(Planned) Speech for a Book Party at Radcliffe Institute

Oded Goldreich [May 2004]

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I wish to explain why I wanted so much to celebrate the publication of my book with you.

Books are not a central thing in my research community. They are usually not the media through which a new idea or thesis or perspective is put forward. Typically books in my field consolidate some of the basic achievements of the area, and often do not cover the more advanced achievements. Furthermore, these achievements are not necessarily of the author. The author's role is typically confined to selecting the material for presentation, organizing it and presenting it in his/her style. Sometimes the author also promotes some perspective or set of attitudes.

I feel that I deserve this party with you because I think that my book deviates from the above norm. Like in the first volume, my main aim was to promote a specific perspective and set of attitudes (see discussion below). But the current volume had required me to undertake an extensive process of reconstruction of the basic achievements, because their prior form was highly unsatisfactory. In fact, I feel that I've invested more creativity in this book than in any other work of mine.

This book is bestowed with feelings. For example, I felt it was my duty to write this book. I was haunted by a saying of my mother: "There are no privileges without duties". I felt that I've based my career on work done in this area, but this work is quite inaccessible (especially to beginners) due to unsatisfactory presentation. I felt that it is my duty to redeem this sour state of affairs, and I now feel great when thinking that I've done it!

Let me turn to another personal story. I would like to say a few words on the role that one of my personal experiences has played in the writing of my book, which being a scientific book is believed to be "impersonal" (although it isn't really impersonal, even if you only consider the dominant role of various subjective choices). Anyhow, here I refer to one personal experience that has suggested to me a metaphor that helped me shape and sharpen the exposition of my views and stress certain aspects of the book that I consider central. Following is the story.

Throughout my childhood, my father kept repeating a few sayings, and I was quite fed-up with these sayings, which at the time stroke me as mundane and certainly confined to his occupation as a civil engineer. One of these sentences was one can build a cabin with no foundations, but not a REAL building. Only a few years ago, I realized that this sentence provides an ideal metaphor for my research area, which is very remote from civil engineering and is currently called foundations of cryptography. In fact, this metaphor inspired me to promote changing the previous name of the discipline from "theoretical cryptography" to "foundations of cryptography". Furthermore, the aforementioned saying became the motto of my book (entitled "foundations of cryptography") and inspired its cover design.

Let me demonstrate to you how adequate this metaphor is by reading the first four paragraphs of the book's preface.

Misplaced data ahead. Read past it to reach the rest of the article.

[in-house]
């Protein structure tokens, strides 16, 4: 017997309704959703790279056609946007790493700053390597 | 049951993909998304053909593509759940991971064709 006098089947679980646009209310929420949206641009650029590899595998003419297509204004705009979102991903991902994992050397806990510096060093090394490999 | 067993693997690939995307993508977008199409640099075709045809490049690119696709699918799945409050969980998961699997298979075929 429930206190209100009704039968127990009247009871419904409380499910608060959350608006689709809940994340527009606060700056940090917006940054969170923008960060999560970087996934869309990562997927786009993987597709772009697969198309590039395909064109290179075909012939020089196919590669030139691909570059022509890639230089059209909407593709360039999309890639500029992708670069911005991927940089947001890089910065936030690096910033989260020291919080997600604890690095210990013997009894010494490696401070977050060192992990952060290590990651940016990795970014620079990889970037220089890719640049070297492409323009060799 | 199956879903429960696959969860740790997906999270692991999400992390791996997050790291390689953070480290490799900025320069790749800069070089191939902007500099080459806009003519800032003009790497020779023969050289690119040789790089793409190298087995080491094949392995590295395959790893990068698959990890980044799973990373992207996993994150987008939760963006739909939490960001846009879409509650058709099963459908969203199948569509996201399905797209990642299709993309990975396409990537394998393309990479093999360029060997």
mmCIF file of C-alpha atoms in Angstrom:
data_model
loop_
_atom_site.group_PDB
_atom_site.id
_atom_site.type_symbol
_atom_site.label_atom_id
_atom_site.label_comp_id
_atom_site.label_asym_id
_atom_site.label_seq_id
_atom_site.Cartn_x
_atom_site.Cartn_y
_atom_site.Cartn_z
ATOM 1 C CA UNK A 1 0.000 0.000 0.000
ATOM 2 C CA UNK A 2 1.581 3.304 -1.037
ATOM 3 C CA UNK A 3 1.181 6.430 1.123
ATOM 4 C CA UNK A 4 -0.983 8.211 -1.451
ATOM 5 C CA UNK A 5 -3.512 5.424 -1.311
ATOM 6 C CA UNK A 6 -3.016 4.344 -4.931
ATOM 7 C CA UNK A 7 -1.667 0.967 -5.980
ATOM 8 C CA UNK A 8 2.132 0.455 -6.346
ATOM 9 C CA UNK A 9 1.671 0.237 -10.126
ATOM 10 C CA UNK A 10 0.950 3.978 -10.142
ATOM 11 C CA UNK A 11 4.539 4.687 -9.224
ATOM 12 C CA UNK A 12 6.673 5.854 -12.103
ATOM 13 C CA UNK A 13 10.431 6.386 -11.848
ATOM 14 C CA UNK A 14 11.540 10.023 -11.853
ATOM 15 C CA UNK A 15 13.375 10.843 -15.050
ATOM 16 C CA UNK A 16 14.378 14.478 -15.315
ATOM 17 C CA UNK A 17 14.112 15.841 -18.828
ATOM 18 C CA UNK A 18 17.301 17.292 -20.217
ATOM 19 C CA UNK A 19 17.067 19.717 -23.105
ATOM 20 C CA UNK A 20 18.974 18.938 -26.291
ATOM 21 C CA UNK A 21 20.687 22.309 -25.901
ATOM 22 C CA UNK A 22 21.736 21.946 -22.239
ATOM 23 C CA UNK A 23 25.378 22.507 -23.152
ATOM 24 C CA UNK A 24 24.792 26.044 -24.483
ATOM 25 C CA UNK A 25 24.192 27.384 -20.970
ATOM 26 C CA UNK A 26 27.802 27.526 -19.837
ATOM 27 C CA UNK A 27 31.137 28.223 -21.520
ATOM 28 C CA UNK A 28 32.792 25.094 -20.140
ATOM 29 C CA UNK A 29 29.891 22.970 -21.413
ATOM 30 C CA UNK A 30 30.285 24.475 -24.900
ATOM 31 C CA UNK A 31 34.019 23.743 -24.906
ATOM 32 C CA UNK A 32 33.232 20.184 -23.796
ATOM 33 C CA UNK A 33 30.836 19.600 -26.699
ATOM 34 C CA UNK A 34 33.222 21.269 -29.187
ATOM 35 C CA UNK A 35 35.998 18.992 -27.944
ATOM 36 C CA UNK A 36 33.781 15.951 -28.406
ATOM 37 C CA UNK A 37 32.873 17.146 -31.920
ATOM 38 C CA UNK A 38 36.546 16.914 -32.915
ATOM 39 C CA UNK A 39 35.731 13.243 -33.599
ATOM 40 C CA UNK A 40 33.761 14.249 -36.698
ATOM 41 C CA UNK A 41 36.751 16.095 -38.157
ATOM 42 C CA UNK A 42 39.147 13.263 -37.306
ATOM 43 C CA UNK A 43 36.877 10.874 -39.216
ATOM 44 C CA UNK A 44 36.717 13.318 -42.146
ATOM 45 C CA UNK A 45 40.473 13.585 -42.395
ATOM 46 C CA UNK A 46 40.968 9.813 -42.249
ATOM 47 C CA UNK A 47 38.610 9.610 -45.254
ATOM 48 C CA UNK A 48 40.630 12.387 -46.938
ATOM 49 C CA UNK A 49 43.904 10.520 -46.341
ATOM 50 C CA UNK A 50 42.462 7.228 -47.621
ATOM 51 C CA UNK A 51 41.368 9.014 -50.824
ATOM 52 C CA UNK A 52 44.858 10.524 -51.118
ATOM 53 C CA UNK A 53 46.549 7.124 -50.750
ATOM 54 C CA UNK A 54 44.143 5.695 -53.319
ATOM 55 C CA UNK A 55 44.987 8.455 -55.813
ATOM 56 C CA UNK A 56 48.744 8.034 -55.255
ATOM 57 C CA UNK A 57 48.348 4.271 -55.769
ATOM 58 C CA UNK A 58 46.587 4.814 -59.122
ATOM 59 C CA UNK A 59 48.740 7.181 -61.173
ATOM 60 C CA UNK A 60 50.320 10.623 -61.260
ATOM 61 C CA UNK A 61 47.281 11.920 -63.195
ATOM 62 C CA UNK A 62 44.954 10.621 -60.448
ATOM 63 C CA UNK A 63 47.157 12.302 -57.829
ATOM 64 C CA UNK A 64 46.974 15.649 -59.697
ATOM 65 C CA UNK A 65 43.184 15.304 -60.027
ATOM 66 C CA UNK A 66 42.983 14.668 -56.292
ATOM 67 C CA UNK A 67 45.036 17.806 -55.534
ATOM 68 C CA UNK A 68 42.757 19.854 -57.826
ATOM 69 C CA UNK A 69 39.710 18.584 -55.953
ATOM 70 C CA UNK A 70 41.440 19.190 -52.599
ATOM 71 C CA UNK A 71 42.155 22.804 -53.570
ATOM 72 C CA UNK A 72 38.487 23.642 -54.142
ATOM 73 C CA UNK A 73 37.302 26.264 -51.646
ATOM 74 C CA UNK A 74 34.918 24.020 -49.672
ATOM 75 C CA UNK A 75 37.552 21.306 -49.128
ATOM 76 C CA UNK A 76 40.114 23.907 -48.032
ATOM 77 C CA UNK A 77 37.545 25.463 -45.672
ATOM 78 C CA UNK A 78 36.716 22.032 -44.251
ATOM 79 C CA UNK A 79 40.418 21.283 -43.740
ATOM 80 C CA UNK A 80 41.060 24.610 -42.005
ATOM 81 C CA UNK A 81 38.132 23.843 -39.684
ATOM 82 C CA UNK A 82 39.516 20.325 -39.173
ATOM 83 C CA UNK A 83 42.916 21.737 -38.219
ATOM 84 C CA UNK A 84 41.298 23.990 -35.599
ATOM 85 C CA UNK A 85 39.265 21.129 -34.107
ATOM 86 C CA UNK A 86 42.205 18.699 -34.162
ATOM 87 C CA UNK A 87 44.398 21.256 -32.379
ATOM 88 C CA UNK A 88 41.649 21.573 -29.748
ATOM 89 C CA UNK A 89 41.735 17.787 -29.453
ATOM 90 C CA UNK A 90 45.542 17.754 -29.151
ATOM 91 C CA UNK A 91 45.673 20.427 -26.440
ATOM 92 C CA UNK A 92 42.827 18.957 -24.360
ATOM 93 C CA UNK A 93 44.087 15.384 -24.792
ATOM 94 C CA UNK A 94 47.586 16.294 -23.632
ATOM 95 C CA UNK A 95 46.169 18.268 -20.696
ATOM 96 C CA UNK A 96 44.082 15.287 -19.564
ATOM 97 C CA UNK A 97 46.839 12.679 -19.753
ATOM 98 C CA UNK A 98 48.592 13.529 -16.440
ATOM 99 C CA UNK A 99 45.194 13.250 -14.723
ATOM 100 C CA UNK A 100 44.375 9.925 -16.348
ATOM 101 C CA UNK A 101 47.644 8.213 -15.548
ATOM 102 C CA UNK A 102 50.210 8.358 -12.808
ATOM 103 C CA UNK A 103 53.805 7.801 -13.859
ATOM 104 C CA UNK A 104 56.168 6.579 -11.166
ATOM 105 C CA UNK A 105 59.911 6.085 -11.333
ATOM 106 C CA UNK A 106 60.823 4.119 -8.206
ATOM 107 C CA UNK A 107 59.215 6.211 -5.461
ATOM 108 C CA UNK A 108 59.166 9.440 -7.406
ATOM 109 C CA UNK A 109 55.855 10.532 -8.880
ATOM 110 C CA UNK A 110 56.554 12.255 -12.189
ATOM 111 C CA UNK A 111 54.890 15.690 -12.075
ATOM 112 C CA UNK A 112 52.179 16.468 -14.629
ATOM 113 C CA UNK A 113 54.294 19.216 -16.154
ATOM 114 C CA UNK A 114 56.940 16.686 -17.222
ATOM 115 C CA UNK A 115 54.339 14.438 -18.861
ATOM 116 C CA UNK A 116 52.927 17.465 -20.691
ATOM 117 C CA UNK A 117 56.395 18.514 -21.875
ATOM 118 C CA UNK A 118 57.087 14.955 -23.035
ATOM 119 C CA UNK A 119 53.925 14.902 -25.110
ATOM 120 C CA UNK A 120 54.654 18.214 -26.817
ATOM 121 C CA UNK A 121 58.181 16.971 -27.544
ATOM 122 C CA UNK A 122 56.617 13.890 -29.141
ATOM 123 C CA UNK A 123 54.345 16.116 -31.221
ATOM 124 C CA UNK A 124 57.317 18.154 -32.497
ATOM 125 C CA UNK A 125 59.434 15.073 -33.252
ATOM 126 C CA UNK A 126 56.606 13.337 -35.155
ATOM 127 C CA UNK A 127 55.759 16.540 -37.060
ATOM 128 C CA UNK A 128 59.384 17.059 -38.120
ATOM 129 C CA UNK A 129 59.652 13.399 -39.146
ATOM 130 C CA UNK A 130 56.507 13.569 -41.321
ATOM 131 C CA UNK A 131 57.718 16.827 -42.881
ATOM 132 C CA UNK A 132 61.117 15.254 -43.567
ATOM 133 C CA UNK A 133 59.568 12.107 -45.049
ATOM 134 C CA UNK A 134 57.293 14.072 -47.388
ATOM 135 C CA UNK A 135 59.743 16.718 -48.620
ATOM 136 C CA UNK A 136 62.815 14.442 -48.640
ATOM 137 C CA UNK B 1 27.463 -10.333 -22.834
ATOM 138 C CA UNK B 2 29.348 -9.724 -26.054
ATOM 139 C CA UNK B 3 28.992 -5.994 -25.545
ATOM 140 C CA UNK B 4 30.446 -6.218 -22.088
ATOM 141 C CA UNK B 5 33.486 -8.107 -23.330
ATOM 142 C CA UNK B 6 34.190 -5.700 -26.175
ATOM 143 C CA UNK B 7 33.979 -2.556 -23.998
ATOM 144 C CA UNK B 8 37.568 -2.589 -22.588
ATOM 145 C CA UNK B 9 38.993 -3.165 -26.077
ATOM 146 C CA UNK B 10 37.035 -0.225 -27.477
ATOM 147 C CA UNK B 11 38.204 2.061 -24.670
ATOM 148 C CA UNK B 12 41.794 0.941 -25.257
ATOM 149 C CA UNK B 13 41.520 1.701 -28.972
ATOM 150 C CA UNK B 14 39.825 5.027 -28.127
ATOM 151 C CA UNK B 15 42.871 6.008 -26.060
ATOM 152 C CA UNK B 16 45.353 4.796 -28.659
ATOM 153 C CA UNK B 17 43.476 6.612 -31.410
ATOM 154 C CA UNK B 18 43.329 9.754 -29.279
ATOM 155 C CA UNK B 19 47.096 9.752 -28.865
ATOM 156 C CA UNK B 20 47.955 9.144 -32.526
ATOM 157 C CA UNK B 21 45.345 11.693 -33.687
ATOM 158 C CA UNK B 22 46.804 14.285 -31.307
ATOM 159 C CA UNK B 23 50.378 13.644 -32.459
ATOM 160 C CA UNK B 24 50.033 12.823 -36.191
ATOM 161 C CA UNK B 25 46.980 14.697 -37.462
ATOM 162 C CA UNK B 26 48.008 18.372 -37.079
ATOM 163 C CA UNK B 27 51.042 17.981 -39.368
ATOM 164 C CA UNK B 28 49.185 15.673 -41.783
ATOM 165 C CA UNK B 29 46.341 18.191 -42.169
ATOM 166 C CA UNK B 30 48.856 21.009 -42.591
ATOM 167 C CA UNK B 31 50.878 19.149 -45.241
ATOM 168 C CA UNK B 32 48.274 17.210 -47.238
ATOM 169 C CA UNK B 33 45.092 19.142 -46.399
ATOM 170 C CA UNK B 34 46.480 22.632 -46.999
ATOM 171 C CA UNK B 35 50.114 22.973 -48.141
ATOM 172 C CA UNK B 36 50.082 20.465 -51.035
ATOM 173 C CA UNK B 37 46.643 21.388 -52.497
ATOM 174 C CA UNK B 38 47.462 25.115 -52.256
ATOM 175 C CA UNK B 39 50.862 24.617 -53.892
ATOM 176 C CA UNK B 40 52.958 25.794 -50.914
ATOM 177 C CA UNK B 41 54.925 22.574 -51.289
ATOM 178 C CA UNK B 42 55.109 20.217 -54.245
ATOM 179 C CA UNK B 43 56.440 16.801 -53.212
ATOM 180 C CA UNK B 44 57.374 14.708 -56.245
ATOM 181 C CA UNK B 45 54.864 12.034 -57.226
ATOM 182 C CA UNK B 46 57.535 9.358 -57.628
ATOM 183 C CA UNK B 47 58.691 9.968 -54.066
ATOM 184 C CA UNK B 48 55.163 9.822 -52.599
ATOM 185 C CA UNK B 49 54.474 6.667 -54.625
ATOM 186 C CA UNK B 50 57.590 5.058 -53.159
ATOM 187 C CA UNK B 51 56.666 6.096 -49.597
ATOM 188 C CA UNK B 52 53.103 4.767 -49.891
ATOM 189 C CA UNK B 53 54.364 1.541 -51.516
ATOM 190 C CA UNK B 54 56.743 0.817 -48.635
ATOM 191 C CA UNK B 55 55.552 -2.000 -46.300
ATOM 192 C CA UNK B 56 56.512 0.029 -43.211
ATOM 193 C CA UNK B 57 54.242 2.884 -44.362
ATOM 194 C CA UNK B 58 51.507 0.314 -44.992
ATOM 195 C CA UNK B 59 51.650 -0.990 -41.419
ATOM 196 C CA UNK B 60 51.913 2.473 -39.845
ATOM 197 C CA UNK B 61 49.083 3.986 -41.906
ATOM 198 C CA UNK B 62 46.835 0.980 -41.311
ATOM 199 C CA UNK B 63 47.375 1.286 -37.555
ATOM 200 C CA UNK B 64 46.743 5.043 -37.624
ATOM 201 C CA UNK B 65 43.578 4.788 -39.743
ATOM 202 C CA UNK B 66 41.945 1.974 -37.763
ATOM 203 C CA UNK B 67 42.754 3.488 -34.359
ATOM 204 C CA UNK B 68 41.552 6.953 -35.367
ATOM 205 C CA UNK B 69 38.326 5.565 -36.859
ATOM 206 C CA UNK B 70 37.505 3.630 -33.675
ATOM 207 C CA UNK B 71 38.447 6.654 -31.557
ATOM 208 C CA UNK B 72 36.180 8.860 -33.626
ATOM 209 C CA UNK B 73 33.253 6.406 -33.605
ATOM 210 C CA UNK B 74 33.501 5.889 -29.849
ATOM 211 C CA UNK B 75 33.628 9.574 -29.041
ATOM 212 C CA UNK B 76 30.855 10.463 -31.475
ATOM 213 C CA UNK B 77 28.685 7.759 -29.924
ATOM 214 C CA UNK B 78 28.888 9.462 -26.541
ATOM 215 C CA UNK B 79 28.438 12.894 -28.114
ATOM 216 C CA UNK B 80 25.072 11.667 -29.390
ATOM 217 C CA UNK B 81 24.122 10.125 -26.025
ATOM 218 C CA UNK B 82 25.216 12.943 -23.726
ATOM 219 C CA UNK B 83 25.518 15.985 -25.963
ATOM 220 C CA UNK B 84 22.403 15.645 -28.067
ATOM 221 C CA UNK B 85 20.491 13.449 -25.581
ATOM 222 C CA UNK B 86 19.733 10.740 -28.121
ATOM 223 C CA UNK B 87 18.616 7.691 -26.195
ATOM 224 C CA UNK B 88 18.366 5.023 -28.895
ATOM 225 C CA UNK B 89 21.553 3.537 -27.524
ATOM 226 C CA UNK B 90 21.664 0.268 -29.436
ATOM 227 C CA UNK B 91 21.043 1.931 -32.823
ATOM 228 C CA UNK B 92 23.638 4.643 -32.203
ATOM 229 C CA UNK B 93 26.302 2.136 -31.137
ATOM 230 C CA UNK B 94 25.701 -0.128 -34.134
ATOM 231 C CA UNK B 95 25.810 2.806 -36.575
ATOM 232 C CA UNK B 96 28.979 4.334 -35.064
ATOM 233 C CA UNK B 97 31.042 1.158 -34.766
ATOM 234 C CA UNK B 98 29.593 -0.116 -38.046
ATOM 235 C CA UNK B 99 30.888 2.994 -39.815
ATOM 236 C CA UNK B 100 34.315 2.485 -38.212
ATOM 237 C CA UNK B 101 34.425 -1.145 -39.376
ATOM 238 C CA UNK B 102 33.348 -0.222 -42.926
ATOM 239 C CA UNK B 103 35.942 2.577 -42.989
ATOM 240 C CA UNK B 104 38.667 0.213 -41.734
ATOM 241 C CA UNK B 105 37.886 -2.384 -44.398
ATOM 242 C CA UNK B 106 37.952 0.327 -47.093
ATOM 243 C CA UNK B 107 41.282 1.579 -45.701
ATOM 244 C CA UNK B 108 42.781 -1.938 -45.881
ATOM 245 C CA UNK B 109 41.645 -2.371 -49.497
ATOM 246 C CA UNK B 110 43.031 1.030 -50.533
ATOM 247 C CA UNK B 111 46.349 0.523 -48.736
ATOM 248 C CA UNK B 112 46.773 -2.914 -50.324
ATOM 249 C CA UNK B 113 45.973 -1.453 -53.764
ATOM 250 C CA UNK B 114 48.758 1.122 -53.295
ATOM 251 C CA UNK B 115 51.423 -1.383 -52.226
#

Cryptography is concerned with the construction of schemes that withstand any abuse: Such schemes are constructed so to maintain a desired functionality, even under malicious attempts aimed at making them deviate from their prescribed functionality.

The design of cryptographic schemes is a very difficult task. One cannot rely on intuitions regarding the typical state of the environment in which the system operates. For sure, the adversary attacking the system will try to manipulate the environment into untypical states. Nor can one be content with counter-measures designed to withstand specific attacks, because the adversary (which acts after the design of the system is completed) will try to attack the schemes in ways that are typically different from the ones envisioned by the designer. The validity of the above assertions seems self-evident, still some people hope that in practice ignoring these tautologies will not result in actual damage. Experience shows that these hopes rarely come true; cryptographic schemes based on make-believe are broken, typically sooner than later.

In view of the above, we believe that it makes little sense to make assumptions regarding the specific strategy that the adversary may use. The only assumptions that can be justified refer to the computational abilities of the adversary. Furthermore, it is our opinion that the design of cryptographic systems has to be based on firm foundations; whereas ad-hoc approaches and heuristics are a very dangerous way to go. A heuristic may make sense when the designer has a very good idea about the environment in which a scheme is to operate, yet a cryptographic scheme has to operate in a maliciously selected environment which typically transcends the designer's view.

This work is aimed at presenting firm foundations for cryptography. The foundations of cryptography are the paradigms, approaches and techniques used to conceptualize, define and provide solutions to natural ``security concerns''. We will present some of these paradigms, approaches and techniques as well as some of the fundamental results obtained using them. Our emphasis is on the clarification of fundamental concepts and on demonstrating the feasibility of solving several central cryptographic problems.

I regret that I cannot hope that you'll enjoy reading my book, but I hope that the above gave you a feeling of what this book is about so that my feeling of celebrating its publication with you will be somewhat less odd.

See webpages of the two-volume work, Volume 1 (published in 2001), and Volume 2 (published in 2004).